Photocopy technology emerged from machines developed for business purposes and taken up by librarians to duplicate missing, scarce, and deteriorating materials. Librarians photocopy materials to replace missing pages from books and missing issues from periodicals, and to increase the copies of items in high demand. The latter practice is, of course, illegal unless the materials are out of copyright. Photocopying to replace brittle books, however, is regarded as fair use if the library owns the titles involved and makes only one copy to replace the compromised original.
Preservation photocopy is copy made with a high-quality machine that is maintained in good enough condition to produce well-fused images (images that will not smudge or be picked up when a piece of pressure-sensitive tape is touched to the surface). The paper must be permanent/durable (acid free and buffered), and the image must be the same size as the original, and on both sides of the leaf with good registration. When replicating a brittle book, most expert copiers will construct a paper frame to obscure the black lines that would otherwise show around the original page edges and that will center the image on the copy paper. Generally, the photocopy facsimile will be bound using double-fan adhesive techniques with an inside gutter margin of no less than 3.7 centimeters.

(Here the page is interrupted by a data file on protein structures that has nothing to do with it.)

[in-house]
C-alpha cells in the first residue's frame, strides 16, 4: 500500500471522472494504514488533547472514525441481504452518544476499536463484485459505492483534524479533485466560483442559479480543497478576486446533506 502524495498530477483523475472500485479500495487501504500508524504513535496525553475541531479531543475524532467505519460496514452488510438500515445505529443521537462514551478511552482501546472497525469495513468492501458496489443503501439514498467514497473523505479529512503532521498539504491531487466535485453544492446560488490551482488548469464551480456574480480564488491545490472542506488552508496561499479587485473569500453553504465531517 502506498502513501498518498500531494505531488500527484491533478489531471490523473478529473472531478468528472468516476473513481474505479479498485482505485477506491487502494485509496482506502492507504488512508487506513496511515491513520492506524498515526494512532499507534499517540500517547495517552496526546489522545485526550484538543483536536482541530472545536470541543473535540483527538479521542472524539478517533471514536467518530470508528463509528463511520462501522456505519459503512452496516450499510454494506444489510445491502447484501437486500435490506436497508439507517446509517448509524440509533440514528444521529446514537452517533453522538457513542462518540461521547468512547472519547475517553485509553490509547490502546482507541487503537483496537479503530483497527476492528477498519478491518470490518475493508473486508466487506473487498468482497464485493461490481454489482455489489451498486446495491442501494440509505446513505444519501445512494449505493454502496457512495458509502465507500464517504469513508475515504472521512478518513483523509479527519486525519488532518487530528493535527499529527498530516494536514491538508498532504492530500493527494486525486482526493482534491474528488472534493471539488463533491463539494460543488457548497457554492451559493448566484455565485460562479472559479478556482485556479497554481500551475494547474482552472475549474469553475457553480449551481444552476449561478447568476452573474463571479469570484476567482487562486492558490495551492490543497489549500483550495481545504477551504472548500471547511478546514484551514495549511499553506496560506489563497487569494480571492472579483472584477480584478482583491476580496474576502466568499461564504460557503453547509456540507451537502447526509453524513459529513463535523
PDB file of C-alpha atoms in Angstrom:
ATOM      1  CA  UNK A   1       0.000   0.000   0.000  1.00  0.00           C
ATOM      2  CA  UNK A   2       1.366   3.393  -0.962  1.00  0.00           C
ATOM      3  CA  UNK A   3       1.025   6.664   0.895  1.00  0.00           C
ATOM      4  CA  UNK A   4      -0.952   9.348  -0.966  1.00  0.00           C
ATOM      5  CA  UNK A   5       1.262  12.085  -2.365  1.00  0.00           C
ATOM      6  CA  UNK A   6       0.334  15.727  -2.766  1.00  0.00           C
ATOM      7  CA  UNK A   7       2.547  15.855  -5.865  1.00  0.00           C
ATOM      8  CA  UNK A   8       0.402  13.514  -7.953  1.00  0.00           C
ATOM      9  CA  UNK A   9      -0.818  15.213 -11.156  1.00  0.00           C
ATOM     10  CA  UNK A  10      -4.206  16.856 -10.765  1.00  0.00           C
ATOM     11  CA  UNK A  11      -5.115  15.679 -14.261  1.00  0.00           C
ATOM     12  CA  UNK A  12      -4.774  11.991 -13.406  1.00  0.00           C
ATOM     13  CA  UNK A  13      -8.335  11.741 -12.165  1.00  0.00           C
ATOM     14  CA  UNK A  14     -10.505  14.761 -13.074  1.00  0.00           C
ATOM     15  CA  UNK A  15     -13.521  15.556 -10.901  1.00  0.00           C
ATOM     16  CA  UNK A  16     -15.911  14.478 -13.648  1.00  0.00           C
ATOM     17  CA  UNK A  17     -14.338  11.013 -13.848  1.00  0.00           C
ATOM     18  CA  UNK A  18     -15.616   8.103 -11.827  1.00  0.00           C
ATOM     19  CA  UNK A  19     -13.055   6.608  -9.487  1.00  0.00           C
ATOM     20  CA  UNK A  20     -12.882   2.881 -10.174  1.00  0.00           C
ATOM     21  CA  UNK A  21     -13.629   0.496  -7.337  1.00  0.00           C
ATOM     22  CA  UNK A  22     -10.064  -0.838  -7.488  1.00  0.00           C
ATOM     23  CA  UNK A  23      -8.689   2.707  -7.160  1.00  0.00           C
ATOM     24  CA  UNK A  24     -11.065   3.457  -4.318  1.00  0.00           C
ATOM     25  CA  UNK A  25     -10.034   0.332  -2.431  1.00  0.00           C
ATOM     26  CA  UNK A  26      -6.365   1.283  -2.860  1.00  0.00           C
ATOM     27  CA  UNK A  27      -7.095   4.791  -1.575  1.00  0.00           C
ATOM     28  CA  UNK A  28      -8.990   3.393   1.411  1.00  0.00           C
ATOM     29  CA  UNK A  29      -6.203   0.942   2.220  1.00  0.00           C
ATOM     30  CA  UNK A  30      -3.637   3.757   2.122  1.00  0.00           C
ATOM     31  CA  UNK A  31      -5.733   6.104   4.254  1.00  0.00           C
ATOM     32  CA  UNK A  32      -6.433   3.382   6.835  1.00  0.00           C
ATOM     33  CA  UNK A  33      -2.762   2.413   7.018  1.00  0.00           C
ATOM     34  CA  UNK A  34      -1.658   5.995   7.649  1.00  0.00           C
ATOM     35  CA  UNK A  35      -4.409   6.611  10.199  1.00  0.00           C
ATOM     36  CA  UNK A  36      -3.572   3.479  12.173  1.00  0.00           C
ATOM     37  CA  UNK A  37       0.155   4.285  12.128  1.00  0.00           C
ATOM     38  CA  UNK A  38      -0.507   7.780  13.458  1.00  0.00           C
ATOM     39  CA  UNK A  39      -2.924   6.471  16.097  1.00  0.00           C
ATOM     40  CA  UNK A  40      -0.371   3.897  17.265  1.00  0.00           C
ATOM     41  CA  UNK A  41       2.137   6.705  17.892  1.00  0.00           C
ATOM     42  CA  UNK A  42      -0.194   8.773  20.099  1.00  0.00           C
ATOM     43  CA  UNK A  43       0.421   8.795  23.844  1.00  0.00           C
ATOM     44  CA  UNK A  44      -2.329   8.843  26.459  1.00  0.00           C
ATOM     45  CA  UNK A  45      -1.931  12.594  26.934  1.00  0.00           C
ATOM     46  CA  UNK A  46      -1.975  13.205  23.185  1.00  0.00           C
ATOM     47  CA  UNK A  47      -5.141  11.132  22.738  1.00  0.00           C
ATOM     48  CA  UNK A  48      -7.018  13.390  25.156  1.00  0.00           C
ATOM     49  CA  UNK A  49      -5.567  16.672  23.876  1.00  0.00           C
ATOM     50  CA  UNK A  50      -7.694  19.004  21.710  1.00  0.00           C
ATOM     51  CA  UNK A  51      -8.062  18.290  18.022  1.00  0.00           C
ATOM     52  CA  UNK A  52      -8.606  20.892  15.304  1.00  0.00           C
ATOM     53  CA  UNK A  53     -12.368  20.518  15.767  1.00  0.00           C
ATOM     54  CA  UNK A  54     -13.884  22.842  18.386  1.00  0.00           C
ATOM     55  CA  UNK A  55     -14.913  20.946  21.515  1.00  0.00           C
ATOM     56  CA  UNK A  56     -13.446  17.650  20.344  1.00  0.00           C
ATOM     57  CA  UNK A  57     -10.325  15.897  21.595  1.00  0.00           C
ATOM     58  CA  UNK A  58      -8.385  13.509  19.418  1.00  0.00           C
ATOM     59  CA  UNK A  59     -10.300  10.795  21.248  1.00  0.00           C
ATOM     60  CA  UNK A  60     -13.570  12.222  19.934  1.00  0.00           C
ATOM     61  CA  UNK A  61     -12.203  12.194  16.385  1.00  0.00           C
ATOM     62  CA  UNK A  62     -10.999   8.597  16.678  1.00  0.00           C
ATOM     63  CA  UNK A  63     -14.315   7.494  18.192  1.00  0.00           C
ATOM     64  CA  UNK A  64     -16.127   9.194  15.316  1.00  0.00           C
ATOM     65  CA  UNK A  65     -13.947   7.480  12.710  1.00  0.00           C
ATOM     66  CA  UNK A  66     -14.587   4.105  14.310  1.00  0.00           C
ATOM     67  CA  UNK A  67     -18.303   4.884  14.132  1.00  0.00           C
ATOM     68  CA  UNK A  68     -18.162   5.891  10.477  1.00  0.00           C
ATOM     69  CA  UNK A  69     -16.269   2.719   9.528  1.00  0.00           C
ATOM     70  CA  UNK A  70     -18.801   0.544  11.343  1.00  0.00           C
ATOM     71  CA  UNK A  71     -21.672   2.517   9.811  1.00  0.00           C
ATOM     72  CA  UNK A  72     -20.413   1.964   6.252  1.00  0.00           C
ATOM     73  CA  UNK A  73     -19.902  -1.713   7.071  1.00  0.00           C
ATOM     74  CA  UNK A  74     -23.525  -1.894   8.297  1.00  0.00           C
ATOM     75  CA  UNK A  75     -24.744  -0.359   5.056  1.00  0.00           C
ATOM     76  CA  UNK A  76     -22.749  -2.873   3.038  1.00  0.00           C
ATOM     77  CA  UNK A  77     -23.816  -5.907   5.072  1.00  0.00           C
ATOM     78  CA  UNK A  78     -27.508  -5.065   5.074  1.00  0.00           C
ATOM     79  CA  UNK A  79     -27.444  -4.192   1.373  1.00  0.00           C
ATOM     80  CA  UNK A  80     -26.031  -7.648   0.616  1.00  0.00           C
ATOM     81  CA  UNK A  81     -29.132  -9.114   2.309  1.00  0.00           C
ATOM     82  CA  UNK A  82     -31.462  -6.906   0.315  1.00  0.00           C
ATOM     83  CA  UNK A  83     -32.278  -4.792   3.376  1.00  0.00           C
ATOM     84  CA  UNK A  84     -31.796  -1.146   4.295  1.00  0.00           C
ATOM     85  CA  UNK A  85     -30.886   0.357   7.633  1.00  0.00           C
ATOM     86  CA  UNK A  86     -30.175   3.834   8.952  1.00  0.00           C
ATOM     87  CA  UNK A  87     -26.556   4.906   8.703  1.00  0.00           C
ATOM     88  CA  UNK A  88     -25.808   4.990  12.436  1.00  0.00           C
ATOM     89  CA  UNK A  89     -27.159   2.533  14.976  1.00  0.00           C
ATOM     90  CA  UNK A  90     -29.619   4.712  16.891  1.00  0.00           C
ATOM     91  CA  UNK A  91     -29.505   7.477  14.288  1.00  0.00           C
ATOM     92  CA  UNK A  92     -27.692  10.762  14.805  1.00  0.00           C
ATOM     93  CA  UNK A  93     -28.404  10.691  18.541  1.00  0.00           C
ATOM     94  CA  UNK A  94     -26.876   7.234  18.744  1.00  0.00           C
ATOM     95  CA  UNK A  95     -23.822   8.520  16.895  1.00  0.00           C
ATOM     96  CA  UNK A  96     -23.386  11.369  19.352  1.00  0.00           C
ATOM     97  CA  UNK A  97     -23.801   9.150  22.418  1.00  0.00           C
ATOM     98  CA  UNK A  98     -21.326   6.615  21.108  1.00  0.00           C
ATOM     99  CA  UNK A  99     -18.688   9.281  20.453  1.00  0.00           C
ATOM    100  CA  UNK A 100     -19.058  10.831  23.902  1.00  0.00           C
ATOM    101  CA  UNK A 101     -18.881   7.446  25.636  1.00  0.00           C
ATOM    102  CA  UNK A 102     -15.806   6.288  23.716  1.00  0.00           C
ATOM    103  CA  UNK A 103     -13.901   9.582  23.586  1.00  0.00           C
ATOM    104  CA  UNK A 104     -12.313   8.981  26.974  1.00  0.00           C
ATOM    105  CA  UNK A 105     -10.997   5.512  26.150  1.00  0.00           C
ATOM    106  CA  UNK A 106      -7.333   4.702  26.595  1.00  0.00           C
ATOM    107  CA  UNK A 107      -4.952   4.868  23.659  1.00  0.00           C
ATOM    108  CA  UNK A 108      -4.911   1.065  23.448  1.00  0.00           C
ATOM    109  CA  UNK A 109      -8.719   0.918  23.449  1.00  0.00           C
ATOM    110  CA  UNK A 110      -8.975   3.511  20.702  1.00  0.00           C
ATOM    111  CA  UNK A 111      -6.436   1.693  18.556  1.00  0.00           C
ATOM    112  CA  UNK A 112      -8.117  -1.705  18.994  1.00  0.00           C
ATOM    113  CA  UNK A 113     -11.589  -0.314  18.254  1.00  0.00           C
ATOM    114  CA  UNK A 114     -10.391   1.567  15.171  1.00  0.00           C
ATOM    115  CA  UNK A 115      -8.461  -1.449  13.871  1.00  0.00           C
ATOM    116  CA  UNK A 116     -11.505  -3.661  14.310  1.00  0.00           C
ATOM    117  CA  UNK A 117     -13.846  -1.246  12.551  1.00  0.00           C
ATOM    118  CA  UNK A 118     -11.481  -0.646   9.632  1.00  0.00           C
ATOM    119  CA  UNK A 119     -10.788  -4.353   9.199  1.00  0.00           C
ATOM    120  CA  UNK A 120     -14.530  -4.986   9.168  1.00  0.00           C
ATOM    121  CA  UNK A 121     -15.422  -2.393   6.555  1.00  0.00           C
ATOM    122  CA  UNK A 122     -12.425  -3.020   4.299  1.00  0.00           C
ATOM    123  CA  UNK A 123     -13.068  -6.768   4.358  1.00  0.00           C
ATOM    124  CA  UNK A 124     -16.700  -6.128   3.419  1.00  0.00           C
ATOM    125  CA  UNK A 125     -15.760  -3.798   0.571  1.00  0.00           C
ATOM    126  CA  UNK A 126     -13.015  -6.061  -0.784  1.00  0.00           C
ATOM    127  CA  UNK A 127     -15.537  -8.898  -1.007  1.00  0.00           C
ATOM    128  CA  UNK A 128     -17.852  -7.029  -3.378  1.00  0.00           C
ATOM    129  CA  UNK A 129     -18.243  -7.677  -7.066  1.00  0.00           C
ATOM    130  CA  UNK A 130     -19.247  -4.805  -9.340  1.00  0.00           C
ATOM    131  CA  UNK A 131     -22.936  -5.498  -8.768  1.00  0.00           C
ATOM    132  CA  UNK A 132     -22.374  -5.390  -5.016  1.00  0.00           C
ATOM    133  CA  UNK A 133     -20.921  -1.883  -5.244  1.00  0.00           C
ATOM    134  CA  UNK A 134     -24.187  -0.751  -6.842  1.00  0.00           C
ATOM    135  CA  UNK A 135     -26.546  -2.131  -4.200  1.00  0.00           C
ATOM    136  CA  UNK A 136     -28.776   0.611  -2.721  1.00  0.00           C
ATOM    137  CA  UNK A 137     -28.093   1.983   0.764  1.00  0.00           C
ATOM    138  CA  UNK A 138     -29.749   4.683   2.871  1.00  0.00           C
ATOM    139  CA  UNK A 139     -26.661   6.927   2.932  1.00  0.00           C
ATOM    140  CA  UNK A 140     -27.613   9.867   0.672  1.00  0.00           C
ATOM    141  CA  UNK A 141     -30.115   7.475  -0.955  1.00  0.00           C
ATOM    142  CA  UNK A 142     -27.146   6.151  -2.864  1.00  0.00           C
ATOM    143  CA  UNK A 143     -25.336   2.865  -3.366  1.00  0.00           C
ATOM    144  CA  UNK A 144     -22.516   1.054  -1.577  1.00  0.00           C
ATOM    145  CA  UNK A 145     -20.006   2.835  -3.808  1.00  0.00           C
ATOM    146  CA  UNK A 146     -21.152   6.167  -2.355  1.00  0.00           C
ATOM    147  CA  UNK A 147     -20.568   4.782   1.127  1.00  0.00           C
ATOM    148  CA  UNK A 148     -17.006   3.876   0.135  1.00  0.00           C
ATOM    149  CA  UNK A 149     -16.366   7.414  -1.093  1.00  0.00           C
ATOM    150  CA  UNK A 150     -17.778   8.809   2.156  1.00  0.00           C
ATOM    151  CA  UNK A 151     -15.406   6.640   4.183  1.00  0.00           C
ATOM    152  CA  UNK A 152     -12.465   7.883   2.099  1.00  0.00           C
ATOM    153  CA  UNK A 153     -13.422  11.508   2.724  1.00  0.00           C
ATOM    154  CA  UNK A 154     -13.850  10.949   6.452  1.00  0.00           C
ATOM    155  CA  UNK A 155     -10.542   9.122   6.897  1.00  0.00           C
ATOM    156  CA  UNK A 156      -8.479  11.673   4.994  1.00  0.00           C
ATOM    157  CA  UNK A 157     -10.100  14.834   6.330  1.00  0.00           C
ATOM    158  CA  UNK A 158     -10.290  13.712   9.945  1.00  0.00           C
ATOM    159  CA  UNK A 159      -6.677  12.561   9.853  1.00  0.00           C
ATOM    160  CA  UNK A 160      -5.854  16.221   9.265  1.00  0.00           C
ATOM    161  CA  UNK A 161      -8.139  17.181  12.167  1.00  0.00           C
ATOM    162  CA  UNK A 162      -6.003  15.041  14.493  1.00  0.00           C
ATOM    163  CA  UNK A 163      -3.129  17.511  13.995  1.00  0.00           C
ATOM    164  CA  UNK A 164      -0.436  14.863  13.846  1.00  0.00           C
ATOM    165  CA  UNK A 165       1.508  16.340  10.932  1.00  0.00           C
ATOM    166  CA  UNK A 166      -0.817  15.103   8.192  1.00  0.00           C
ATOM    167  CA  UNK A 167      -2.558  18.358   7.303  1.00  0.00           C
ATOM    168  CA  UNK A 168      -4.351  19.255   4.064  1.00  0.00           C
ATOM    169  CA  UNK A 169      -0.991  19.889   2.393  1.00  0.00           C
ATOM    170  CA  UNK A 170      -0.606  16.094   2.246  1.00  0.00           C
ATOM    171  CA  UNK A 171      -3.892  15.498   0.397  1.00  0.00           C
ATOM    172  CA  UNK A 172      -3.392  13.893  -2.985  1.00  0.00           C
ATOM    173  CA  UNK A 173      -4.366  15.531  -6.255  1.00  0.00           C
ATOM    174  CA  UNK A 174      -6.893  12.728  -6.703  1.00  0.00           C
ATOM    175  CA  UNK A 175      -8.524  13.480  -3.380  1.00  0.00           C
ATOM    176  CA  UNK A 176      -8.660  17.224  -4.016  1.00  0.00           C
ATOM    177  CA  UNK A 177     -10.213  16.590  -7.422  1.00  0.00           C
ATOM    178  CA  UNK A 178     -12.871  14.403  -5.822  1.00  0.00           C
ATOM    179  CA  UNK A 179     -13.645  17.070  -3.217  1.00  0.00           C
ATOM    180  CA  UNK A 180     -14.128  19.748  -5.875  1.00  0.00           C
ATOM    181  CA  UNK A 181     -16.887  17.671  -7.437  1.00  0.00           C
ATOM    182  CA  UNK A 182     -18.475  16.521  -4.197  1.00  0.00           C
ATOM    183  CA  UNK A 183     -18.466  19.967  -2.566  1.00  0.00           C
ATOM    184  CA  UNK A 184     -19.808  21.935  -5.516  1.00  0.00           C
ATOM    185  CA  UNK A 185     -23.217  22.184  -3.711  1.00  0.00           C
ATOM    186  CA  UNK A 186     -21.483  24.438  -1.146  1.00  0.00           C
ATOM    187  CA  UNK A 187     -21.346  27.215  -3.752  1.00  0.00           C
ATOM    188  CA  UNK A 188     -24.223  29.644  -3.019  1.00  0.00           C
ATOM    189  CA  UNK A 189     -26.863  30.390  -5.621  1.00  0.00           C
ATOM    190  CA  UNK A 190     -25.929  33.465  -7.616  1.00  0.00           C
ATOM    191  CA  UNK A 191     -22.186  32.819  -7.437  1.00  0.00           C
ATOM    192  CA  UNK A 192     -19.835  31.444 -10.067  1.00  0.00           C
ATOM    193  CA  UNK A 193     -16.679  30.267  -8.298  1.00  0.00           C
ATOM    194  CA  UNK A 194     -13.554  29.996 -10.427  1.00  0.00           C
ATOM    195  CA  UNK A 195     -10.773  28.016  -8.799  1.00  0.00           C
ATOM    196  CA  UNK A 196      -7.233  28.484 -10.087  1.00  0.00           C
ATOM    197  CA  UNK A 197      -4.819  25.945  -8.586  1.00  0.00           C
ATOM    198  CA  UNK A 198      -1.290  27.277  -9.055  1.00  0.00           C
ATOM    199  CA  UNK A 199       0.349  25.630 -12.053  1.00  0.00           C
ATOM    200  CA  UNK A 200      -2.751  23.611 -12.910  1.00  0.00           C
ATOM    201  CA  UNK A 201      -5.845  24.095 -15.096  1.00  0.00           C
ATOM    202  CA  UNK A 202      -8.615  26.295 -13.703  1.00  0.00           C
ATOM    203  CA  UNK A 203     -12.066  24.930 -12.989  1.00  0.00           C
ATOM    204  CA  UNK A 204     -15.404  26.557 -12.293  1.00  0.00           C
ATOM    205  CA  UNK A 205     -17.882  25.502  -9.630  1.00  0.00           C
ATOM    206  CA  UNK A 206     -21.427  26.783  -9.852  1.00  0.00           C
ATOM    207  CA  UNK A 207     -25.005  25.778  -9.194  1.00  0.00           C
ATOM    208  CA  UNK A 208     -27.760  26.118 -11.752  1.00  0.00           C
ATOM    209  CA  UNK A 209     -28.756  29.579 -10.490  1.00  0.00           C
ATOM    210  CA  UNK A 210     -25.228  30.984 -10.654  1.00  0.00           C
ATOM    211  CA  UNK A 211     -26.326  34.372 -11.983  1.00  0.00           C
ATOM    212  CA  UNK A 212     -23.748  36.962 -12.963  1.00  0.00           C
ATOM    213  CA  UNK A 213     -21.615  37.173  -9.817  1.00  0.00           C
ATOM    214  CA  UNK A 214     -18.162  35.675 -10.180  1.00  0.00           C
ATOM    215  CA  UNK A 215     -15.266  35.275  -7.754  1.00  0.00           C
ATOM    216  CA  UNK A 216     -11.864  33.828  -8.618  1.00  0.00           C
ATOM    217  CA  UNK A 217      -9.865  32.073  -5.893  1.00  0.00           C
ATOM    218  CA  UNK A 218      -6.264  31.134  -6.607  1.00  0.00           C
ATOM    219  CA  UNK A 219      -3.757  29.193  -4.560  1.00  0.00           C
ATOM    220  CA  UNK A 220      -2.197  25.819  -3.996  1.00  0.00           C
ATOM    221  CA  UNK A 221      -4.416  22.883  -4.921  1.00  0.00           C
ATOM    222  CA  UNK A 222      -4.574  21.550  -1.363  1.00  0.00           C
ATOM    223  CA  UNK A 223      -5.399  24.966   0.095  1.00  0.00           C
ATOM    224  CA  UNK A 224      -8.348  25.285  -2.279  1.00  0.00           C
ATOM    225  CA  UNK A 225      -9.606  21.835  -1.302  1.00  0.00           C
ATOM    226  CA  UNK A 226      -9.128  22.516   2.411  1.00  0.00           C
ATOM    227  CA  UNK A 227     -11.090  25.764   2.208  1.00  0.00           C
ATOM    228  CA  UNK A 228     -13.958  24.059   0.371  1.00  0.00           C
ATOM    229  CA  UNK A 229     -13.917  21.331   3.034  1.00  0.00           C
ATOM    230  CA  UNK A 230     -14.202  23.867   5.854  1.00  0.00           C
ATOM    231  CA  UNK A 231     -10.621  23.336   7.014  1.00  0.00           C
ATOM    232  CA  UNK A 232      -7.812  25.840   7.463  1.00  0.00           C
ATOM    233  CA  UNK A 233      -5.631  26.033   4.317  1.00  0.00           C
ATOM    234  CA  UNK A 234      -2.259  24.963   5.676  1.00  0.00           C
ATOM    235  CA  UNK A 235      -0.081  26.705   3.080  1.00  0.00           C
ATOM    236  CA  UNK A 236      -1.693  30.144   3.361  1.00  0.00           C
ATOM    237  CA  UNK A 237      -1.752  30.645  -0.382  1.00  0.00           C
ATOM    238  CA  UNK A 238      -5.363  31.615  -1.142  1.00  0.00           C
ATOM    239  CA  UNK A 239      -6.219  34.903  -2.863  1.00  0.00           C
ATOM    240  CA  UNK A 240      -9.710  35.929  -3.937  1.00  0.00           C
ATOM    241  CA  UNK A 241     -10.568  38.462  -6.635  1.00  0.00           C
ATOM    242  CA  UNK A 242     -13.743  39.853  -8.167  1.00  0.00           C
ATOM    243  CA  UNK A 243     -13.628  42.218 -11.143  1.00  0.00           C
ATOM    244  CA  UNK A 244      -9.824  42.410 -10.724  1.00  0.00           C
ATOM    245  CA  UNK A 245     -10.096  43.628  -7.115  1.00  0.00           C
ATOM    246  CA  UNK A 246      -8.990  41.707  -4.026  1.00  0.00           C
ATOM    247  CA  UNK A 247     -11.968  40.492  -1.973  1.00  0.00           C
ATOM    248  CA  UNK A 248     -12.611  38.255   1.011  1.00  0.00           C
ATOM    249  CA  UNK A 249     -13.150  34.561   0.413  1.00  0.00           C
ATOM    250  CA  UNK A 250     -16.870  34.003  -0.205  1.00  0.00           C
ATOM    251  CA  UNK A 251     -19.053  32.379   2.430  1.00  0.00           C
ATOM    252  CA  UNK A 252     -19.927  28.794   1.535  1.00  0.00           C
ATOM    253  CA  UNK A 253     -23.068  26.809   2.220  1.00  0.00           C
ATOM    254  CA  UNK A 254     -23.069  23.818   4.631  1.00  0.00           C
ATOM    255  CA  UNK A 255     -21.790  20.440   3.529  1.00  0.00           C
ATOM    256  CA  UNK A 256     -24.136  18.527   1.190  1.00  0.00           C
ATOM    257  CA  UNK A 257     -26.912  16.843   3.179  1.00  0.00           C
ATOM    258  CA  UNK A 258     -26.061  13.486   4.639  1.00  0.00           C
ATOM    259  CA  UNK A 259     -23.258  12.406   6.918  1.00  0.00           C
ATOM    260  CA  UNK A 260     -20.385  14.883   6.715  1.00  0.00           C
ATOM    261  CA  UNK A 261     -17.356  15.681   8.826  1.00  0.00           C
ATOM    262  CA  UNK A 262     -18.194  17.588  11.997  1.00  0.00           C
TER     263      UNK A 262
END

Once they are discovered after circulation (see CONSERVATION: BASIC REMEDIAL TREATMENT: Books), books with brittle paper are usually replaced by preservation photocopy unless there are other copies available (for example, large sets or serials on microfilm, or reprints or new editions). Few guidelines have been developed for preservation photocopy beyond ensuring that the paper will last, the image is stable, and the final product replicates the original volume as closely as possible.
Photocopy machines are now available that can produce accurate color copies and excellent black and white copies. A color copier can also produce a quality gray-scale image, rendering an old black and white photograph extremely accurately. For this reason, quality photocopy is used increasingly to produce surrogate facsimile copies of original documents and photographs for readers and for exhibition. This is important when the original might be damaged through too much handling or is too light sensitive to be placed on display.
Older photocopied materials may have badly deteriorated because of unstable chemicals used in image production or poor-quality paper. Materials produced by old processes such as mimeograph and Ozalid wet process are undoubtedly faded and should be re-photocopied with modern equipment on good paper. Information on these processes may be found in the following:
• The Dead Media Project, http://www.deadmedia.org/
• The Early Office Museum(tm), http://www.officemuseum.com/copy_machines.htm
• Peter Graham, "Mimeograph and Its Competitors," http://palimpsest.stanford.edu/byform/mailing-lists/exlibris/1995/05/
• Kevin Laurence, "The Exciting History of Carbon Paper!" 1995, http://website.lineone.net/~kml123/cc.htm
• Melbourne Museum of Printing, Glossary of Printing and Typography, http://home.vicnet.net.au/~typo/glossary